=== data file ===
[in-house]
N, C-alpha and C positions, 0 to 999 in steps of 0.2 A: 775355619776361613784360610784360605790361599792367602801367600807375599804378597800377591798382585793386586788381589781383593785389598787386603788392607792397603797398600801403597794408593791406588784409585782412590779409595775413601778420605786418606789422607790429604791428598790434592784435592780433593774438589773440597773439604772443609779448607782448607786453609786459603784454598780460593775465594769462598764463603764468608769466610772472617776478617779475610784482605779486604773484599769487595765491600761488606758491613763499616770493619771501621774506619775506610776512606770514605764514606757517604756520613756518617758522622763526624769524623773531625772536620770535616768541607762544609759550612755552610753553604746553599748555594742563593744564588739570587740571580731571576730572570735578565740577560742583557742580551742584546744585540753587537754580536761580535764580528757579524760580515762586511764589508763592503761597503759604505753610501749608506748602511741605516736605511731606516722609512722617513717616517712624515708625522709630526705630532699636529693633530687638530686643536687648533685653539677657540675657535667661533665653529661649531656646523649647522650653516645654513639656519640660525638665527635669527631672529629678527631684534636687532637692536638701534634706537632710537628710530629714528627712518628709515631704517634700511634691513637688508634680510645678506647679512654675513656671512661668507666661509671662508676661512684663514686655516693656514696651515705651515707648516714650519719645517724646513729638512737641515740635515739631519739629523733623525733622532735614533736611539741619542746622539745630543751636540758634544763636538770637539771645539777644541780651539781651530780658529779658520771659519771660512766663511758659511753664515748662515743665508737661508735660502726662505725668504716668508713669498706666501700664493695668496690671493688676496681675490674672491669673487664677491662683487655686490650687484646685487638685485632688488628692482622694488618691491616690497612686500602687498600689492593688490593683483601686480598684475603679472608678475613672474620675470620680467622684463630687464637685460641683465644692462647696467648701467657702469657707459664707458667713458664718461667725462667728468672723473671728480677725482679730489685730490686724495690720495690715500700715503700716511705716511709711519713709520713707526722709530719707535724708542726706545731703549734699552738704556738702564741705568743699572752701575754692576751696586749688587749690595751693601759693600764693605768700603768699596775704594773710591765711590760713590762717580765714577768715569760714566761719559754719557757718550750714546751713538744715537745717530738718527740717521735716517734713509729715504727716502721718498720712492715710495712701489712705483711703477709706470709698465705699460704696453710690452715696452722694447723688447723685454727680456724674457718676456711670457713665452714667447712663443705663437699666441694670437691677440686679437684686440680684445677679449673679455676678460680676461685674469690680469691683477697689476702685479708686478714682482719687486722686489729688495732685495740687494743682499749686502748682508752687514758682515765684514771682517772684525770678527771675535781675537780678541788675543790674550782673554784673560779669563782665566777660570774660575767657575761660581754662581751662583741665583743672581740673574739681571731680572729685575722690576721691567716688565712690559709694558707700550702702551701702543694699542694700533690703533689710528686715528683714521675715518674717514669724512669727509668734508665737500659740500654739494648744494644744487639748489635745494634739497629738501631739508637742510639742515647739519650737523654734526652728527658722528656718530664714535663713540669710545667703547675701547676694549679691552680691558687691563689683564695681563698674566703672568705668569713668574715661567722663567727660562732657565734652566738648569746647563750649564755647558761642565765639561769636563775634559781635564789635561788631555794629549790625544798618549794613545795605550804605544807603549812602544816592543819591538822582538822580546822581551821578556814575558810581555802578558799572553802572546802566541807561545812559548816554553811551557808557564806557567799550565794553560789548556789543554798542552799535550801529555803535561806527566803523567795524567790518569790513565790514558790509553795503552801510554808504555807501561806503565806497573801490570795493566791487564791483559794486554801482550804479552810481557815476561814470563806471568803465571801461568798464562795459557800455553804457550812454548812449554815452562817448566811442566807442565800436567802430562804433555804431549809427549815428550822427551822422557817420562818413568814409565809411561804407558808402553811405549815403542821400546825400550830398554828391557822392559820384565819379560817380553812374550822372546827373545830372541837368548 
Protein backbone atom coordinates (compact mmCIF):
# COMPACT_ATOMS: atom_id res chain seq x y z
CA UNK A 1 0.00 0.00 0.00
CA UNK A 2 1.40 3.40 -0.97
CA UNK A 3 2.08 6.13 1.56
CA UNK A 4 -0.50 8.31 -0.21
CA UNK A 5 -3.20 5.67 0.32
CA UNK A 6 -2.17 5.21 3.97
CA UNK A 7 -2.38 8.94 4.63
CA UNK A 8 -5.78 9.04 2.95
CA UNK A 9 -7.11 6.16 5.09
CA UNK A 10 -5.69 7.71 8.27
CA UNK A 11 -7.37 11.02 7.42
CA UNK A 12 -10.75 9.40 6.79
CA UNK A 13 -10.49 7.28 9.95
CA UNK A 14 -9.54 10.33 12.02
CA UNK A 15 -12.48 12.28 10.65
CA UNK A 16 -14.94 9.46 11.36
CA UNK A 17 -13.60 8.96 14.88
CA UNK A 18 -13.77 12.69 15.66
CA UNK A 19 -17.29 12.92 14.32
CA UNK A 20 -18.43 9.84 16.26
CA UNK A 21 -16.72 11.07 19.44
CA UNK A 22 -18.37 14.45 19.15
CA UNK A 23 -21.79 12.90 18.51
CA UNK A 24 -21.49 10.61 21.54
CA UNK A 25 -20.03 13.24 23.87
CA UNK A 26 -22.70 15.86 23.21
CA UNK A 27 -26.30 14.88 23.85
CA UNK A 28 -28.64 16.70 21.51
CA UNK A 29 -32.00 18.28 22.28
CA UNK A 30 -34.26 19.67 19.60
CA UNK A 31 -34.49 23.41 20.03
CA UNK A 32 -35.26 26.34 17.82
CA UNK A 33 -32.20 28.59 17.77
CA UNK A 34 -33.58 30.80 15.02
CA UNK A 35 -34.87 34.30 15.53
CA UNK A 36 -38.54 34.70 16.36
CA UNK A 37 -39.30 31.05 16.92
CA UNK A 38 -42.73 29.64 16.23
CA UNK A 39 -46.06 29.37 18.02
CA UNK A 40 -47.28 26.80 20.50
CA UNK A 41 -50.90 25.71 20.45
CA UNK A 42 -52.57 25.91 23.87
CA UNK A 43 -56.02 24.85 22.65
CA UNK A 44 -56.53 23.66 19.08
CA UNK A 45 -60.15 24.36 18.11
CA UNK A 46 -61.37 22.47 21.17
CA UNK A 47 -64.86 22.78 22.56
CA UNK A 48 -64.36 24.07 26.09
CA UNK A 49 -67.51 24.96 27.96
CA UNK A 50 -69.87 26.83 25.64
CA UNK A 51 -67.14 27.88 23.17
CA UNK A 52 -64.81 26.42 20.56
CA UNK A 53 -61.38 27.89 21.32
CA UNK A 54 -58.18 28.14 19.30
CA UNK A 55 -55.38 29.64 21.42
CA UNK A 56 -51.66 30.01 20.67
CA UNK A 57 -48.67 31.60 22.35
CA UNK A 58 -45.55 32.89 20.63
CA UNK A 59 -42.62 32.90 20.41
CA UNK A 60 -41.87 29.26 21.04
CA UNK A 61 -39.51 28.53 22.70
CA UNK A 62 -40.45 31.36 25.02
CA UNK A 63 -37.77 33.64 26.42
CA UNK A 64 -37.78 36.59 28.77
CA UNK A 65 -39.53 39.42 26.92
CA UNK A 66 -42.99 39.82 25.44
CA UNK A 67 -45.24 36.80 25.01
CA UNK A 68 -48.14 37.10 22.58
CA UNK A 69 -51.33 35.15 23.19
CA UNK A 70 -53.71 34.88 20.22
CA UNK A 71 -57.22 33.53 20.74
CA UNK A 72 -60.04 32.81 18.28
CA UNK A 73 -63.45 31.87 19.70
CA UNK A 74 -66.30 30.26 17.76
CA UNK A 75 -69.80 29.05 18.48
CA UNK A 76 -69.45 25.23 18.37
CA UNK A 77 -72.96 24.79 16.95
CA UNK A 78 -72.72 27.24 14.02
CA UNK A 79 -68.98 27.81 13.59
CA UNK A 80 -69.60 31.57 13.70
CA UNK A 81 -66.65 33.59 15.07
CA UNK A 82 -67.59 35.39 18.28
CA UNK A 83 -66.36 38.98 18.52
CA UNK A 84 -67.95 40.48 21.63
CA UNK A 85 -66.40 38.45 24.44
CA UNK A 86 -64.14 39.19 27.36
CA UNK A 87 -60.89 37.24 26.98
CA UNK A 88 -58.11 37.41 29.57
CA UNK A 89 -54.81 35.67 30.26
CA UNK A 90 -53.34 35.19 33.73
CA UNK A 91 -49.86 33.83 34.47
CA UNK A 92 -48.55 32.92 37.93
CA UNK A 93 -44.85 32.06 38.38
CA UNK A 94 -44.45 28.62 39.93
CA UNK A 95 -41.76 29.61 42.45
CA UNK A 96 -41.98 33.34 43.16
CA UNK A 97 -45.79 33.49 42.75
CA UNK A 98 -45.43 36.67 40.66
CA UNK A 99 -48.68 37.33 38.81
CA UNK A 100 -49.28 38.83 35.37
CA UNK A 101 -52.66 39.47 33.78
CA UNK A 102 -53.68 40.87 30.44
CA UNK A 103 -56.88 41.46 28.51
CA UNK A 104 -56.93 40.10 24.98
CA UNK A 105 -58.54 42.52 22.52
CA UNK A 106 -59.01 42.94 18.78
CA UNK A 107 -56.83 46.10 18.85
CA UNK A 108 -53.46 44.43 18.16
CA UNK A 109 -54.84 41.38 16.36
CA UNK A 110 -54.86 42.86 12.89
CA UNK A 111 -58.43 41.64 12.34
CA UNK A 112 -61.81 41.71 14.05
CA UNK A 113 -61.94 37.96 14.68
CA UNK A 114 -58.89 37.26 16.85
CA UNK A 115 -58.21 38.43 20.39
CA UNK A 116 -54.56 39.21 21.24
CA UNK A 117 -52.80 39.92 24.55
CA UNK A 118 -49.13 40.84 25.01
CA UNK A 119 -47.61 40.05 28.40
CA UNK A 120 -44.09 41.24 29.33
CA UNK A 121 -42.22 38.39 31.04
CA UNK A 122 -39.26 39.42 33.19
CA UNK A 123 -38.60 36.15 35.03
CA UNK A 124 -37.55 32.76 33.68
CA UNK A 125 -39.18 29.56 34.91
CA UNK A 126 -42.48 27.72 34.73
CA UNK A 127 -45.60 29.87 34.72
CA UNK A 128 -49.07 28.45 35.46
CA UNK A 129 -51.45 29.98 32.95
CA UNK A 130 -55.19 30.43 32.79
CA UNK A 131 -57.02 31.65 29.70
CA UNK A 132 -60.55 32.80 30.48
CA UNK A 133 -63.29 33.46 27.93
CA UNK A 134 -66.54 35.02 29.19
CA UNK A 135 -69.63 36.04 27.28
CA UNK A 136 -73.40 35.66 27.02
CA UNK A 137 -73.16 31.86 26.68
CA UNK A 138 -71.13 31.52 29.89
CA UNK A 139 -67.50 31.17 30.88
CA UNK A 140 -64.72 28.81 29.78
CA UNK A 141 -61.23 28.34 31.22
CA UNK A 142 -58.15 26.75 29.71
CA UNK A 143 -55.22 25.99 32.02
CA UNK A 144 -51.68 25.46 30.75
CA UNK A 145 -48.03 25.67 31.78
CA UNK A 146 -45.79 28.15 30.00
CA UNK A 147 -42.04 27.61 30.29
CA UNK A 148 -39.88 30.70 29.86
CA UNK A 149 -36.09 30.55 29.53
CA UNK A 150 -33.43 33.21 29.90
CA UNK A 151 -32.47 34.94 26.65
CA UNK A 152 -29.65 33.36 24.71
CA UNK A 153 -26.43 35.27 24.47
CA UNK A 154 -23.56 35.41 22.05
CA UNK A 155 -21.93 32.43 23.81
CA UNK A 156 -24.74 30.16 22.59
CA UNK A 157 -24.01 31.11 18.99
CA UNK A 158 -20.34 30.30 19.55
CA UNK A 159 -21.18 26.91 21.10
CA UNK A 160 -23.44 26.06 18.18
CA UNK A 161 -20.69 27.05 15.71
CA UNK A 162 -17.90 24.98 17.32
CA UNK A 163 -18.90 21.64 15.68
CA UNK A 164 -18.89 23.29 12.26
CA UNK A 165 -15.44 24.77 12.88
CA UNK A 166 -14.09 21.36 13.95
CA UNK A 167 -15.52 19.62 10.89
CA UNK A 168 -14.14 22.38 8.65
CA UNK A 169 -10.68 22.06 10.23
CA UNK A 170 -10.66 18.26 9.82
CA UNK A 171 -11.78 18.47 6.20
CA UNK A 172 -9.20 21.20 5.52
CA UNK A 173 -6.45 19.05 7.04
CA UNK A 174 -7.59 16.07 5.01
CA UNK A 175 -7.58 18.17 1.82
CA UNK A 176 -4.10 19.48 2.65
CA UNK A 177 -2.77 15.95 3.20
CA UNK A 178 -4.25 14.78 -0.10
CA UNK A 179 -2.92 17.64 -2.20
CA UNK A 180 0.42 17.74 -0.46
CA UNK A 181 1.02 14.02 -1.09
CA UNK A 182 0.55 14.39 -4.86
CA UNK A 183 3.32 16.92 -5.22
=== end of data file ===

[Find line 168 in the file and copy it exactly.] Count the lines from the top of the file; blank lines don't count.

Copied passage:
CA UNK A 164 -18.89 23.29 12.26